Re: what happens to the wave function of the universe as systems Spike

From: Mitchell Porter (
Date: Sat Aug 03 2002 - 02:39:22 MDT

>The Fermi Paradox as an exponentiating trap:

[i.e. could the migration of superintelligences into baby universes
somehow quantum-mechanically suppress the probability of future

>Any quantum mechanics on the list who might comment?

This is a pretty interesting question, because of the number of
things it brings together, but I think the answer is No, you would
not expect it to do so, without special additional assumptions.

The basic reason is that quantum interference (in a many-worlds
model) relates events in this universe with events in the universe
next door, but not with events elsewhere in this universe. When
you conduct a double-slit experiment, what matters is the ensemble
of almost-identical experiments being conducted in otherwise-identical
universes, not the double-slit experiments conducted yesterday or
tomorrow in this universe. Yesterday's and tomorrow's experiments
will be correlated with similar ensembles in the immediate multiversal
neighborhood, but yesterday's, today's and tomorrow's ensembles are
all distinct and uncorrelated.

Now, consider a Singularity that happens somewhere. First of all,
for quantum interference to be in any way relevant to its development,
it needs to rely on quantum processes. If it just involves classical
computing and macroscopic warping of space-time, what goes on next door
in the multiverse will not matter. But let's assume the super-AIs are
quantum computers, or that they need giant quark nuggets to make their
baby universes. Okay, now quantum effects matter, but even so, they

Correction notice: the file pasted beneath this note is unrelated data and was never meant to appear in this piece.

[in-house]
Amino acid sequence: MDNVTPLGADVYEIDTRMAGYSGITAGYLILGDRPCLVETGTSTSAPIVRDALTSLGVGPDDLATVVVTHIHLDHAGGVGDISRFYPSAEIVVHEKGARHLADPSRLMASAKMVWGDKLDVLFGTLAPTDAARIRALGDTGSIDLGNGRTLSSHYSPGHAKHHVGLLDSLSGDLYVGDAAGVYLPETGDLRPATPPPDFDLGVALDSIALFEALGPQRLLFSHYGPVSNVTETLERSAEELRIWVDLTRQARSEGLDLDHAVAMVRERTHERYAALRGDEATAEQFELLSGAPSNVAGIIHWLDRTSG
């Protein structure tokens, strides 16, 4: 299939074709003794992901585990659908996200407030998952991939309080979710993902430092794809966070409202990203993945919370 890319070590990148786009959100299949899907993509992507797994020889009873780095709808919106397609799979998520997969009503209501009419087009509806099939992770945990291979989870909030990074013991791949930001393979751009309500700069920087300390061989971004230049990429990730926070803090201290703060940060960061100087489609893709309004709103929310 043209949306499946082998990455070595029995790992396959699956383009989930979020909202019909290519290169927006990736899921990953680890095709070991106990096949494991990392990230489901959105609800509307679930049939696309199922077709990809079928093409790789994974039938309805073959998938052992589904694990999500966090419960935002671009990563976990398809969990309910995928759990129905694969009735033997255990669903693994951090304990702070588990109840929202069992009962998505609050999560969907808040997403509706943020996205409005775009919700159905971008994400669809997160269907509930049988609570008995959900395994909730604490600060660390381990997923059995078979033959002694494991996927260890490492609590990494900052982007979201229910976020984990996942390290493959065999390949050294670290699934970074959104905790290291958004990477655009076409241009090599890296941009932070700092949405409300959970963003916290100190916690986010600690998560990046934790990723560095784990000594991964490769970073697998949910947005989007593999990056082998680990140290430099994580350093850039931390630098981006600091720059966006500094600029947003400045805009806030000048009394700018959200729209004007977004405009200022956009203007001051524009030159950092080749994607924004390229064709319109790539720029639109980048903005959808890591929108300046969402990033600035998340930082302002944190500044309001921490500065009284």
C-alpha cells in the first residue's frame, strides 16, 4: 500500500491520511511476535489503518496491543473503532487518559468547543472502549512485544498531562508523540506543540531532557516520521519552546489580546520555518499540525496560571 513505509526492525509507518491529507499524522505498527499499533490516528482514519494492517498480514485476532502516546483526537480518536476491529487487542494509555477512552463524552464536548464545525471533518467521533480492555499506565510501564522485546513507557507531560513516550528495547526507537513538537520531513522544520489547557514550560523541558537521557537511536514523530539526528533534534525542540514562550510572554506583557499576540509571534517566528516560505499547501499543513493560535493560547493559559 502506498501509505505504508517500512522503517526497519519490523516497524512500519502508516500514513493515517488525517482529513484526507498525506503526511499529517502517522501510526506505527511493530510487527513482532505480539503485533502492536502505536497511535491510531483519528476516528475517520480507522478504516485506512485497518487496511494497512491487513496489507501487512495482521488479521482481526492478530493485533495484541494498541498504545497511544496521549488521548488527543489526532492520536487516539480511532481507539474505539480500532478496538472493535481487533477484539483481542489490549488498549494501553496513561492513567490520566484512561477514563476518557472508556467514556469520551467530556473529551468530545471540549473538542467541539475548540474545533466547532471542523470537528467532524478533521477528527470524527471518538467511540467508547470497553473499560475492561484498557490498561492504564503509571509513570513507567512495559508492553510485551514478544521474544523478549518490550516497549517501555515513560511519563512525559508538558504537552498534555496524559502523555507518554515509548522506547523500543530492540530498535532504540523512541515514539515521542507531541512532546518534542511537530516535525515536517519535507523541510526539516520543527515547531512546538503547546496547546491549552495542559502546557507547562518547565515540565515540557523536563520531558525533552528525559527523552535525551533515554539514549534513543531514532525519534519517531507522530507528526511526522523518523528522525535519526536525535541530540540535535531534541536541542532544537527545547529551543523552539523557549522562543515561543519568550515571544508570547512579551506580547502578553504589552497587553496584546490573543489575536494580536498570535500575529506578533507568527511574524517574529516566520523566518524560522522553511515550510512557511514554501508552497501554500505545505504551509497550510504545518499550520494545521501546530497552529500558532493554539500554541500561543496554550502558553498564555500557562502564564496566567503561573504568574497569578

are only correlated with their local ensemble of worlds. Events in the
next galaxy or the next galactic year should be completely independent
of how their Singularity turns out, except for matters that are quite
classical, such as whether they used up all the local eganite.

So, just to recap, quantum interference (according to many worlds...)
involves interaction between universes. The Fermi Paradox is an
apparent improbability that appears in data from just *one* universe.
It's fair to ask whether that improbability might be due to multiversal
effects, but the mere Transcendence and Separation of previous
civilizations within this universe shouldn't have any effect on the
a-priori chances of success of later civilizations, at least not by
way of quantum effects. This would be an effect more like Sheldrake's
morphic resonance. There *are* quantum phenomena in which events in
the same universe are super-correlated or super-anti-correlated, such
as bose condensation, but to make Technological Singularities behave
like bosons you'd have to introduce some of those 'special additional
assumptions' I mentioned.

Incidentally, I've said nothing about what happens if one member of
a multiversal quantum ensemble migrates from its home universe into
a baby universe. I think it would remain correlated with the rest
of its ensemble until novelty from its new environment caused its
state to pass beyond the boundaries of its ensemble. Example: suppose
you had a quantum computer buried in a meteorite, i.e. (in many-worlds
terms) suppose you had a coherent multiversal ensemble of them. And
suppose that in some fraction of those worlds, the meteorite ends up
falling into a baby universe just as it becomes causally separate
from the parent universe. There's no real reason to think that that
part of the ensemble would suddenly decohere from the rest. Instead
you'd expect a gradual differentiation of the two sub-ensembles of
meteorites, due to the different average environmental conditions
they faced, leading to eventual decoherence.

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